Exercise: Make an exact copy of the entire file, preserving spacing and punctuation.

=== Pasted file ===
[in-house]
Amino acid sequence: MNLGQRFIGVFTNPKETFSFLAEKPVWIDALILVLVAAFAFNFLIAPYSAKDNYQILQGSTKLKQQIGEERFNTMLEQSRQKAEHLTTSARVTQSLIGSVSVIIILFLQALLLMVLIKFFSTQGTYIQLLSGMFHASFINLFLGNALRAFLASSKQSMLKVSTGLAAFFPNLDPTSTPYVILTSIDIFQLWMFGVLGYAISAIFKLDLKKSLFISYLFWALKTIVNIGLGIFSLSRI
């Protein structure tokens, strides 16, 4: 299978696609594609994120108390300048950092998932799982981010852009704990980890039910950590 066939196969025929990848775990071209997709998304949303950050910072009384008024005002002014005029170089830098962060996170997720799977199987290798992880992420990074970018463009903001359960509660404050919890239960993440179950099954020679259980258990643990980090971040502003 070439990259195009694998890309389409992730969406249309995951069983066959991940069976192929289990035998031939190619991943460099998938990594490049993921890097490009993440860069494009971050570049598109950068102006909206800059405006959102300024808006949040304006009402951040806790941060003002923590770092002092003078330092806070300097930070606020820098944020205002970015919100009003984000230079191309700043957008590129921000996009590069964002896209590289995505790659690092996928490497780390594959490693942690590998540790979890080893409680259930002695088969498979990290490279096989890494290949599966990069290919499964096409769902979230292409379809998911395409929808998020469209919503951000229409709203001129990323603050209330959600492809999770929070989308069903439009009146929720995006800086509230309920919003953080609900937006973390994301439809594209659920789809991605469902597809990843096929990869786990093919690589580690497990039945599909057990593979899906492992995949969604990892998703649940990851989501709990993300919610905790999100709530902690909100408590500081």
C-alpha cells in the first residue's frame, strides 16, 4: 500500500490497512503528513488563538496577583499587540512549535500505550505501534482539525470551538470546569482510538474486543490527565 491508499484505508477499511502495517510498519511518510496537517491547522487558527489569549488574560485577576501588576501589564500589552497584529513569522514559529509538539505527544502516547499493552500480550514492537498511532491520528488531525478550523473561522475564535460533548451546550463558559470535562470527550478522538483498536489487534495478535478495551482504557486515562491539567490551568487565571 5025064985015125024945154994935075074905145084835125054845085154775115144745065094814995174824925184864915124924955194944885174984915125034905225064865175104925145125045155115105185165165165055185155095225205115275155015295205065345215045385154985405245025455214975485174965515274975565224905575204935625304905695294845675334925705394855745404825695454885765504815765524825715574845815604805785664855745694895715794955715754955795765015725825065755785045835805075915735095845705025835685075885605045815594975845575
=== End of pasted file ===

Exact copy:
[in-house]
Amino acid sequence: MNLGQRFIGVFTNPKETFSFLAEKPVWIDALILVLVAAFAFNFLIAPYSAKDNYQILQGSTKLKQQIGEERFNTMLEQSRQKAEHLTTSARVTQSLIGSVSVIIILFLQALLLMVLIKFFSTQGTYIQLLSGMFHASFINLFLGNALRAFLASSKQSMLKVSTGLAAFFPNLDPTSTPYVILTSIDIFQLWMFGVLGYAISAIFKLDLKKSLFISYLFWALKTIVNIGLGIFSLSRI
């Protein structure tokens, strides 16, 4: 299978696609594609994120108390300048950092998932799982981010852009704990980890039910950590 066939196969025929990848775990071209997709998304949303950050910072009384008024005002002014005029170089830098962060996170997720799977199987290798992880992420990074970018463009903001359960509660404050919890239960993440179950099954020679259980258990643990980090971040502003 070439990259195009694998890309389409992730969406249309995951069983066959991940069976192929289990035998031939190619991943460099998938990594490049993921890097490009993440860069494009971050570049598109950068102006909206800059405006959102300024808006949040304006009402951040806790941060003002923590770092002092003078330092806070300097930070606020820098944020205002970015919100009003984000230079191309700043957008590129921000996009590069964002896209590289995505790659690092996928490497780390594959490693942690590998540790979890080893409680259930002695088969498979990290490279096989890494290949599966990069290919499964096409769902979230292409379809998911395409929808998020469209919503951000229409709203001129990323603050209330959600492809999770929070989308069903439009009146929720995006800086509230309920919003953080609900937006973390994301439809594209659920789809991605469902597809990843096929990869786990093919690589580690497990039945599909057990593979899906492992995949969604990892998703649940990851989501709990993300919610905790999100709530902690909100408590500081």
C-alpha cells in the first residue's frame, strides 16, 4: 500500500490497512503528513488563538496577583499587540512549535500505550505501534482539525470551538470546569482510538474486543490527565 491508499484505508477499511502495517510498519511518510496537517491547522487558527489569549488574560485577576501588576501589564500589552497584529513569522514559529509538539505527544502516547499493552500480550514492537498511532491520528488531525478550523473561522475564535460533548451546550463558559470535562470527550478522538483498536489487534495478535478495551482504557486515562491539567490551568487565571 5025064985015125024945154994935075074905145084835125054845085154775115144745065094814995174824925184864915124924955194944885174984915125034905225064865175104925145125045155115105185165165165055185155095225205115275155015295205065345215045385154985405245025455214975485174965515274975565224905575204935625304905695294845675334925705394855745404825695454885765504815765524825715574845815604805785664855745694895715794955715754955795765015725825065755785045835805075915735095845705025835685075885605045815594975845575